What if I told you that there was a way to meet new people, get a great meal at a discount and all thanks to social media?
A new tool has just put the social back into social media. I came across this great new tool called Grubwithus, very smart name, a Chicago based start-up.
Grubwithus essentially helps brings strangers together to have a meal. You essentially go to the site, select the city you are in, browse through a list of dinners in their cities and buy tickets, usually for around $25. Before the event, you can share some information about yourself, just to know who you will be meeting. The NYT just wrote an article about it, and it sure sounds like a winning idea. Its been a while since I used a Charlie Sheen reference. The article rightly points out that as great as it is to share your life with your friends online and your professional pursuits on social media sites, we all crave face to face time.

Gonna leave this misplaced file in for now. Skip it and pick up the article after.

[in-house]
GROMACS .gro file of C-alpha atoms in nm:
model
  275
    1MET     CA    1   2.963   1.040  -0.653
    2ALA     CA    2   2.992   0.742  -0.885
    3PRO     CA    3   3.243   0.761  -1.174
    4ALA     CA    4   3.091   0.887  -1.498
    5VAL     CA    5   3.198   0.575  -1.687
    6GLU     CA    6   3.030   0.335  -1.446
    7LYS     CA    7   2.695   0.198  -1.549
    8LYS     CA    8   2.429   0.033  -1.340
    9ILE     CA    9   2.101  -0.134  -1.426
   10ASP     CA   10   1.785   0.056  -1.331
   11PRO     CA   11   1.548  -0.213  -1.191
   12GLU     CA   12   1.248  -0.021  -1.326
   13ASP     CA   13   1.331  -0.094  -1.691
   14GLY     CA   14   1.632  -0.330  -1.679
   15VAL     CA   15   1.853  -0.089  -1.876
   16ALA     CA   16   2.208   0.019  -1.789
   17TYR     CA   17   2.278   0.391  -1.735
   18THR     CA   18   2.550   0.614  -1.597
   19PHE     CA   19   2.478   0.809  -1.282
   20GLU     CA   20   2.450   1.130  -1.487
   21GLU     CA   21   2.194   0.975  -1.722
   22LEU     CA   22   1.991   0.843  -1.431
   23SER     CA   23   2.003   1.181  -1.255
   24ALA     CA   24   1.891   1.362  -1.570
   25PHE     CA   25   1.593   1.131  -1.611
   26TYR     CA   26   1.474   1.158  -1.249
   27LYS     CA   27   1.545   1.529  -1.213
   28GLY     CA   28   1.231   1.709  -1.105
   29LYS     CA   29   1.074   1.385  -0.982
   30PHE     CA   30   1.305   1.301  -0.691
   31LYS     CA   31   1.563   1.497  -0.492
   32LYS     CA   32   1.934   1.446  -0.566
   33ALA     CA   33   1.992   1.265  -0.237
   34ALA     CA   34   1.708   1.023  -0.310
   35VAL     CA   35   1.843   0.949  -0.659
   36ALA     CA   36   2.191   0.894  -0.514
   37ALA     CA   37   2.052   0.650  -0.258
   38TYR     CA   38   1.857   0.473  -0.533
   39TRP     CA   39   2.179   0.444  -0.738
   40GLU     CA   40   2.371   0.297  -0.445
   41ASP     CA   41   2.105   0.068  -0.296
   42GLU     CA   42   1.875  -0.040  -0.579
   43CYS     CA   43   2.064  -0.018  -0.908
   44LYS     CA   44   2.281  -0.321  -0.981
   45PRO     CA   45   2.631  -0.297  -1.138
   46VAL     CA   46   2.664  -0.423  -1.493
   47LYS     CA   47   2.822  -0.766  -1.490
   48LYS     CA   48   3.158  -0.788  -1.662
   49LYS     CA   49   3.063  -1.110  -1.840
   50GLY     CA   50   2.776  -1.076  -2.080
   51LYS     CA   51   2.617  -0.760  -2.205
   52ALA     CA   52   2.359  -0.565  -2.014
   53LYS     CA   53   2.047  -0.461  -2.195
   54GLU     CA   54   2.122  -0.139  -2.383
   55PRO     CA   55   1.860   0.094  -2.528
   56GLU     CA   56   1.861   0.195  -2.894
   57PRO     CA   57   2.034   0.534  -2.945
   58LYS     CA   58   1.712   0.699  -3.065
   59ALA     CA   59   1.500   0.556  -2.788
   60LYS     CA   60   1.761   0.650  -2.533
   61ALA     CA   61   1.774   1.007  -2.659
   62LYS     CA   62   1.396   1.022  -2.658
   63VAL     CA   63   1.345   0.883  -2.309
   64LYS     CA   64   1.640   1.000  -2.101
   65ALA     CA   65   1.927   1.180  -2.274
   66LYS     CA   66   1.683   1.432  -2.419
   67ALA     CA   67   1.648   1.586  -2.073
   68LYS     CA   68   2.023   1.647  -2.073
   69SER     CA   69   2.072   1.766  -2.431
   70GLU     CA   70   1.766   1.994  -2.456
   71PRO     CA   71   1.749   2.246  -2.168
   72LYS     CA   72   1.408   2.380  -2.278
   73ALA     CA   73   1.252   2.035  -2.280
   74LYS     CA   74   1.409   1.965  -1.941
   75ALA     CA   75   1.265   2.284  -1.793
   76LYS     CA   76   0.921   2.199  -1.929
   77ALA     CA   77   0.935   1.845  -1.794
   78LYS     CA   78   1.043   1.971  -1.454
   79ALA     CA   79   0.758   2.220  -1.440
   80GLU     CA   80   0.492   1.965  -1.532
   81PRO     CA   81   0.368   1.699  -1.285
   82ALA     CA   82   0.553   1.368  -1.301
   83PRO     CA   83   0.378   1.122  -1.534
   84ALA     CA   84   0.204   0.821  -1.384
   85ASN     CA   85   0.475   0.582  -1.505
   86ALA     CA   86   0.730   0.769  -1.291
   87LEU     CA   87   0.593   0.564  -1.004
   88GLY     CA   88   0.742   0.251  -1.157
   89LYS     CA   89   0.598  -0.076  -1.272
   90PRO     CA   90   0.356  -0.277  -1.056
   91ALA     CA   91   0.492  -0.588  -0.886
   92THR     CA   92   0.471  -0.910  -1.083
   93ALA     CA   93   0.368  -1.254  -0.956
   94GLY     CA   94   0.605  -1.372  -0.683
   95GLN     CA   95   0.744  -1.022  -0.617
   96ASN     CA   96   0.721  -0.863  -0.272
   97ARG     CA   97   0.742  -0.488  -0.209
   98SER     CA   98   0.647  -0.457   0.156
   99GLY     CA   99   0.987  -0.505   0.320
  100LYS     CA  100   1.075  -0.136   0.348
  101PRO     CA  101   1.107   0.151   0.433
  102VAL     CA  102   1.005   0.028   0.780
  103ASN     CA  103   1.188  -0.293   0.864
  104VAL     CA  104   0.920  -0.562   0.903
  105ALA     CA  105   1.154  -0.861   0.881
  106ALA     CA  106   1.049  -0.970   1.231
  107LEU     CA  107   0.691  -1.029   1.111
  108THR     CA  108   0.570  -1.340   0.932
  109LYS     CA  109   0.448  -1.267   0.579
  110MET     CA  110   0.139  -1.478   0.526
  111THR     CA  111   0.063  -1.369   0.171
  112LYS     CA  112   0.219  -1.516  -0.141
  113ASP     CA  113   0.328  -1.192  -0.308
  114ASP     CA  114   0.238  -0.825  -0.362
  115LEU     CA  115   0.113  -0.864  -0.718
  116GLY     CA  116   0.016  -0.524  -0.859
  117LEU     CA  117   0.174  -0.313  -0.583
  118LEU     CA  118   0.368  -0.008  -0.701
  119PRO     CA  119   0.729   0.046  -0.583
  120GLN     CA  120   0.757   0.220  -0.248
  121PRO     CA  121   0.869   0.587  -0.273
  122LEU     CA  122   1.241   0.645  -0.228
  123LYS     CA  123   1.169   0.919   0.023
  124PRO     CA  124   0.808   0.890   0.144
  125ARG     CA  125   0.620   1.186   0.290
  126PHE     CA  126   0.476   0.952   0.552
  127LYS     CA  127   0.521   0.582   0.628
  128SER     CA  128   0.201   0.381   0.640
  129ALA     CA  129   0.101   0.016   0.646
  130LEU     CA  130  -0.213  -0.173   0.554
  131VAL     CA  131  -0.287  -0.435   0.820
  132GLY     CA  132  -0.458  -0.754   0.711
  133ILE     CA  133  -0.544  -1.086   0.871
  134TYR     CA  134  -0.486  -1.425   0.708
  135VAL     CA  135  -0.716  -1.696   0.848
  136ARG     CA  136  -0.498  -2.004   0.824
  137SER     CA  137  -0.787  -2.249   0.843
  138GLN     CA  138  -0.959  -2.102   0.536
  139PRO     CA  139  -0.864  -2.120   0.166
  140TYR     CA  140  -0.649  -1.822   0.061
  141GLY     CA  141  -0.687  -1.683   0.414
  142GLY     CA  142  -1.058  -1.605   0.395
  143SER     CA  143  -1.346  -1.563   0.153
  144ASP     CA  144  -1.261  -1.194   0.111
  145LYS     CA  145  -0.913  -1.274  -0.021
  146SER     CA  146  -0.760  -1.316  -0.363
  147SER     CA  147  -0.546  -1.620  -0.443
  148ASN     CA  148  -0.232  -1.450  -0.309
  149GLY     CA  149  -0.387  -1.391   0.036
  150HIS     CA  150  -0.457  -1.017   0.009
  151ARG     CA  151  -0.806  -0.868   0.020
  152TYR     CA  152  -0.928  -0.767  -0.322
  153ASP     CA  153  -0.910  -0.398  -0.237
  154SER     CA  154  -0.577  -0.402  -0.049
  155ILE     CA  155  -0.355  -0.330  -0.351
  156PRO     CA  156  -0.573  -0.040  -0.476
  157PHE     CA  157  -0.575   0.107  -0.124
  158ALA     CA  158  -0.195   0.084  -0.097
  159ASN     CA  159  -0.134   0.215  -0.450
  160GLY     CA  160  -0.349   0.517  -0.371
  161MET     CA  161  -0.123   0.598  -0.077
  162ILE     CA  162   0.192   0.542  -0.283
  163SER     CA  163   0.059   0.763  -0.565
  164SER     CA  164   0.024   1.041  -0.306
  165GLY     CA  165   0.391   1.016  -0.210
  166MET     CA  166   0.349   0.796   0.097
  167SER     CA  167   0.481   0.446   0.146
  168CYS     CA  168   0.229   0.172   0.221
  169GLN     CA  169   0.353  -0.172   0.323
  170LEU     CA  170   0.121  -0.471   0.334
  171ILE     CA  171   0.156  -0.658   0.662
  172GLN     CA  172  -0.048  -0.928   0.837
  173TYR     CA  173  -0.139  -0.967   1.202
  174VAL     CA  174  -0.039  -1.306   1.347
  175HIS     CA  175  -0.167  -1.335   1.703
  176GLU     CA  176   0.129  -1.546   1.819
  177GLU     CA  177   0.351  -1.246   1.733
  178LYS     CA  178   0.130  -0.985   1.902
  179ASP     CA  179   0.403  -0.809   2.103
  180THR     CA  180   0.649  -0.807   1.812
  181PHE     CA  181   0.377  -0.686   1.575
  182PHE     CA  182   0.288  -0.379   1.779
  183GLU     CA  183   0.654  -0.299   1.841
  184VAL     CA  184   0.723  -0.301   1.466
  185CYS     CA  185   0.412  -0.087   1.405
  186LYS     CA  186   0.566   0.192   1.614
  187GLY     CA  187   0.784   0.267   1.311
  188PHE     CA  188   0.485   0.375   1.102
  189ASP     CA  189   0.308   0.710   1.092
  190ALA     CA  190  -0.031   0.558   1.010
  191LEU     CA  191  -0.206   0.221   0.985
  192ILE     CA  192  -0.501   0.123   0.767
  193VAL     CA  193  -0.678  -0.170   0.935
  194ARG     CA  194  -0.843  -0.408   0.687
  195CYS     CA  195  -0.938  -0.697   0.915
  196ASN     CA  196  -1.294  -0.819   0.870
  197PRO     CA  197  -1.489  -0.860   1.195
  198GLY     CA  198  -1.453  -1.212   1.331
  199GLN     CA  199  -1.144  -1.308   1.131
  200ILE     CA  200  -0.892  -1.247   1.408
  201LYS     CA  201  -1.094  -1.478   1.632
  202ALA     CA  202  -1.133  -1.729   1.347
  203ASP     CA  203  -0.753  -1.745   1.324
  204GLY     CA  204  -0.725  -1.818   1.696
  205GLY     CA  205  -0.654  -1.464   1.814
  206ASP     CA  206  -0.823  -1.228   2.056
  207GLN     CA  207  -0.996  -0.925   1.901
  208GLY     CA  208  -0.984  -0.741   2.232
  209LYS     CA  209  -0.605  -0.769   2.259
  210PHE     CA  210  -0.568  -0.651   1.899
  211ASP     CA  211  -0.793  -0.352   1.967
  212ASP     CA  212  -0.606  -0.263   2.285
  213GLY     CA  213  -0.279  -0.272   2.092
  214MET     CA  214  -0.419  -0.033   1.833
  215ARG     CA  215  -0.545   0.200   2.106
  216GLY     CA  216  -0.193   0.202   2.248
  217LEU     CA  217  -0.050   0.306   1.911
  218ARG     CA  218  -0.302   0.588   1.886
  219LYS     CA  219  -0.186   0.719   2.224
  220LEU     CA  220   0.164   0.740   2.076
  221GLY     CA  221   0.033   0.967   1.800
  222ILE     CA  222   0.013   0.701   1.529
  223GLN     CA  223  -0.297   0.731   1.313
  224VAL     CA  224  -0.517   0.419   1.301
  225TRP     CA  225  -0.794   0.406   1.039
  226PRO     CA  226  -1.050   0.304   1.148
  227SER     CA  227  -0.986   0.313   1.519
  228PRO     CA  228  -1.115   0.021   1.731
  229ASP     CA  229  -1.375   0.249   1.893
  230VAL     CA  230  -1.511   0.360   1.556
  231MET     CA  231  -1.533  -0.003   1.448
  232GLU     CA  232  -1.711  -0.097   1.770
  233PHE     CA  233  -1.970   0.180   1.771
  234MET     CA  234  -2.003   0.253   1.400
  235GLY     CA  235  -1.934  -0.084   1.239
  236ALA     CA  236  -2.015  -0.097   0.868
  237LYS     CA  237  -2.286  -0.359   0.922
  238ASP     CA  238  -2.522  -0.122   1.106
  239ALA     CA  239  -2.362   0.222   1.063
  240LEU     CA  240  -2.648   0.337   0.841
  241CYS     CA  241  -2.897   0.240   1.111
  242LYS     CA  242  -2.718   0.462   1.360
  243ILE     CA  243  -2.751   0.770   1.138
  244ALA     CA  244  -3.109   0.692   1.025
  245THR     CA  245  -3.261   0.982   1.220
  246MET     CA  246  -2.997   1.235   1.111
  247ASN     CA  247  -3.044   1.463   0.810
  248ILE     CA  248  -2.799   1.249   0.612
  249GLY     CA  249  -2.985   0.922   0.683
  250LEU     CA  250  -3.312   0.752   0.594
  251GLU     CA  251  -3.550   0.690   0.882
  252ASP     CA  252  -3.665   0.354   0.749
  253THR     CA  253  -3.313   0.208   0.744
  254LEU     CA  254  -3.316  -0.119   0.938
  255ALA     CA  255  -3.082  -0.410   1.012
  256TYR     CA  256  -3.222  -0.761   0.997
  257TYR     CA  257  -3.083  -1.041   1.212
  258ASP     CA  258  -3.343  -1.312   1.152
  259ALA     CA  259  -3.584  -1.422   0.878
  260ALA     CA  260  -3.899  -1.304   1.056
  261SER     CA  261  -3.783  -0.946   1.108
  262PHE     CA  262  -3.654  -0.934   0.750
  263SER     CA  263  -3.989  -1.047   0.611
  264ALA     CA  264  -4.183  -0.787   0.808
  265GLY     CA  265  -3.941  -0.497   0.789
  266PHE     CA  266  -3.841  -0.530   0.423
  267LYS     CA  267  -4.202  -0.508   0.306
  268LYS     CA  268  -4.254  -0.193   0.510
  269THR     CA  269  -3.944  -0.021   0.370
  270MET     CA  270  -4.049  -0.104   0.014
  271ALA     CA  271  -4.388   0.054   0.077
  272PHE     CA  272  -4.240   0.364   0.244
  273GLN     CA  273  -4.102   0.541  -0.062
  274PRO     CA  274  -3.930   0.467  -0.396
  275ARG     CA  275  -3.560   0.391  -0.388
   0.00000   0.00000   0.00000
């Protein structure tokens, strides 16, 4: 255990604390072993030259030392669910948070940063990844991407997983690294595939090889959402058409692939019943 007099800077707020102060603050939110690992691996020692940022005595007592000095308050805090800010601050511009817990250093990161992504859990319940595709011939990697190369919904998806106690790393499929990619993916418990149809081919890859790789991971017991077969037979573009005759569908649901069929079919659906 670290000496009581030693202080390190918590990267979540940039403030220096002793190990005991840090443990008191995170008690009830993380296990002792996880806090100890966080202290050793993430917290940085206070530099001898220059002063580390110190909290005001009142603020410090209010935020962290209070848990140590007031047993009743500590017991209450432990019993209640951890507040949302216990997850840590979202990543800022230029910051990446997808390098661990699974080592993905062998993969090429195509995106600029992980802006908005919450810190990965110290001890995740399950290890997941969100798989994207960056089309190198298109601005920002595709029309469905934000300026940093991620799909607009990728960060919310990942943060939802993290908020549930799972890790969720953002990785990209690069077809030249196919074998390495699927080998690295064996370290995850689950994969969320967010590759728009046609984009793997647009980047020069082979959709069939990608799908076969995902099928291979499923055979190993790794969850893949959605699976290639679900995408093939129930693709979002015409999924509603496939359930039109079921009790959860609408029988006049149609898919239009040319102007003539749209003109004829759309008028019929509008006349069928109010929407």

I also like the way they have established a relationship with restaurants, allowing them to control their customer flows and ensure they are booked on evenings when business may be slow. It’s also a great new networking/meeting tool if you are new to a city and want to meet new people.
So at this point, I have just built a profile on the site. I might just go for one of dinners soon, and will report back on my experiences. What do you think, is this the dawn of social media and likely to see many more entrants in the market or just a one-off thing?
Original cartoon by the US gov’t. Hat tip to Andy Baio.
Privacy, a need constantly demanded by movie stars and other celebrities, has taken on a new meaning for the common man, who spends a large part of his/her day online. But do we really care about our online footprint or is this brouhaha just being generated to control the growing power of the internet and the media?